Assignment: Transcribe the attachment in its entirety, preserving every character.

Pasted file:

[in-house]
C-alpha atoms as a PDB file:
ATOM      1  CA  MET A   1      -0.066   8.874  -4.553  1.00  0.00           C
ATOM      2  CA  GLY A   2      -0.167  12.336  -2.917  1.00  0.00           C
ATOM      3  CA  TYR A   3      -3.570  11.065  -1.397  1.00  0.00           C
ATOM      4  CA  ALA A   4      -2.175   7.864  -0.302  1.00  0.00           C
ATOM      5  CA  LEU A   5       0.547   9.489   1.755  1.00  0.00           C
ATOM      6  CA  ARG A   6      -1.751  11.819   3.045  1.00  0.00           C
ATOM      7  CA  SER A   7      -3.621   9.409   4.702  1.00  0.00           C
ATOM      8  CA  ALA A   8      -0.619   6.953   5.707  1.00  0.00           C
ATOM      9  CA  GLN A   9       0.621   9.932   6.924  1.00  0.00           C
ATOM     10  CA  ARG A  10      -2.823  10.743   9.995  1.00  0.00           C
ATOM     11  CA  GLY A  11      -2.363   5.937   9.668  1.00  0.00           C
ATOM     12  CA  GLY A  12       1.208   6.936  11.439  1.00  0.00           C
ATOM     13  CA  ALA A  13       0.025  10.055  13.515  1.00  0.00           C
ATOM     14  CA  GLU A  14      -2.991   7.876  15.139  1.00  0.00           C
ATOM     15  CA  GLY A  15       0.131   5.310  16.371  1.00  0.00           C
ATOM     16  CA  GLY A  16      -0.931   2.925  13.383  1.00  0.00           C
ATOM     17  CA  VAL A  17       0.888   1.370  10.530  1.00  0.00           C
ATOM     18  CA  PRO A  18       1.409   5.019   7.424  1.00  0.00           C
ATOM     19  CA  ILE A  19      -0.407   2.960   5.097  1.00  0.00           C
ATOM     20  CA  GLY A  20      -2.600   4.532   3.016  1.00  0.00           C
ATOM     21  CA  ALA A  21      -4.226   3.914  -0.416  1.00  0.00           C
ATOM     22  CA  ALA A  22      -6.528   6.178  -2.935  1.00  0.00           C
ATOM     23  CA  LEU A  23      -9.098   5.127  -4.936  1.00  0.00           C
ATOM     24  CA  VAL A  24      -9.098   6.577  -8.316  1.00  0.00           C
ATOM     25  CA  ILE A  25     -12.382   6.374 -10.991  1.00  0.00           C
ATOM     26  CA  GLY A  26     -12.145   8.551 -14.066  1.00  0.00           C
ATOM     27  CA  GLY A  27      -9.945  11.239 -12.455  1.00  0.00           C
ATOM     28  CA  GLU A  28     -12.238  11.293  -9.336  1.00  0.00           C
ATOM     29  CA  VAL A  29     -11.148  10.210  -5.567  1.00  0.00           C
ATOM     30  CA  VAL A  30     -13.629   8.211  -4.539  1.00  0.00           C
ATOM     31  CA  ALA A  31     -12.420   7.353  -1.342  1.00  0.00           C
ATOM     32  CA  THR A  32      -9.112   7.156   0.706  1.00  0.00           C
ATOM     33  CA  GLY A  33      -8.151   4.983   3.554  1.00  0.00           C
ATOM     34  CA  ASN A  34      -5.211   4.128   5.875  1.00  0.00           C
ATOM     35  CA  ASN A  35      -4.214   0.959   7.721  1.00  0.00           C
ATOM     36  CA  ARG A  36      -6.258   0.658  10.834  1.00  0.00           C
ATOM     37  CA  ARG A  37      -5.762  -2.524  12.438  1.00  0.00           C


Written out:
[in-house]
C-alpha atoms as a PDB file:
ATOM      1  CA  MET A   1      -0.066   8.874  -4.553  1.00  0.00           C
ATOM      2  CA  GLY A   2      -0.167  12.336  -2.917  1.00  0.00           C
ATOM      3  CA  TYR A   3      -3.570  11.065  -1.397  1.00  0.00           C
ATOM      4  CA  ALA A   4      -2.175   7.864  -0.302  1.00  0.00           C
ATOM      5  CA  LEU A   5       0.547   9.489   1.755  1.00  0.00           C
ATOM      6  CA  ARG A   6      -1.751  11.819   3.045  1.00  0.00           C
ATOM      7  CA  SER A   7      -3.621   9.409   4.702  1.00  0.00           C
ATOM      8  CA  ALA A   8      -0.619   6.953   5.707  1.00  0.00           C
ATOM      9  CA  GLN A   9       0.621   9.932   6.924  1.00  0.00           C
ATOM     10  CA  ARG A  10      -2.823  10.743   9.995  1.00  0.00           C
ATOM     11  CA  GLY A  11      -2.363   5.937   9.668  1.00  0.00           C
ATOM     12  CA  GLY A  12       1.208   6.936  11.439  1.00  0.00           C
ATOM     13  CA  ALA A  13       0.025  10.055  13.515  1.00  0.00           C
ATOM     14  CA  GLU A  14      -2.991   7.876  15.139  1.00  0.00           C
ATOM     15  CA  GLY A  15       0.131   5.310  16.371  1.00  0.00           C
ATOM     16  CA  GLY A  16      -0.931   2.925  13.383  1.00  0.00           C
ATOM     17  CA  VAL A  17       0.888   1.370  10.530  1.00  0.00           C
ATOM     18  CA  PRO A  18       1.409   5.019   7.424  1.00  0.00           C
ATOM     19  CA  ILE A  19      -0.407   2.960   5.097  1.00  0.00           C
ATOM     20  CA  GLY A  20      -2.600   4.532   3.016  1.00  0.00           C
ATOM     21  CA  ALA A  21      -4.226   3.914  -0.416  1.00  0.00           C
ATOM     22  CA  ALA A  22      -6.528   6.178  -2.935  1.00  0.00           C
ATOM     23  CA  LEU A  23      -9.098   5.127  -4.936  1.00  0.00           C
ATOM     24  CA  VAL A  24      -9.098   6.577  -8.316  1.00  0.00           C
ATOM     25  CA  ILE A  25     -12.382   6.374 -10.991  1.00  0.00           C
ATOM     26  CA  GLY A  26     -12.145   8.551 -14.066  1.00  0.00           C
ATOM     27  CA  GLY A  27      -9.945  11.239 -12.455  1.00  0.00           C
ATOM     28  CA  GLU A  28     -12.238  11.293  -9.336  1.00  0.00           C
ATOM     29  CA  VAL A  29     -11.148  10.210  -5.567  1.00  0.00           C
ATOM     30  CA  VAL A  30     -13.629   8.211  -4.539  1.00  0.00           C
ATOM     31  CA  ALA A  31     -12.420   7.353  -1.342  1.00  0.00           C
ATOM     32  CA  THR A  32      -9.112   7.156   0.706  1.00  0.00           C
ATOM     33  CA  GLY A  33      -8.151   4.983   3.554  1.00  0.00           C
ATOM     34  CA  ASN A  34      -5.211   4.128   5.875  1.00  0.00           C
ATOM     35  CA  ASN A  35      -4.214   0.959   7.721  1.00  0.00           C
ATOM     36  CA  ARG A  36      -6.258   0.658  10.834  1.00  0.00           C
ATOM     37  CA  ARG A  37      -5.762  -2.524  12.438  1.00  0.00           C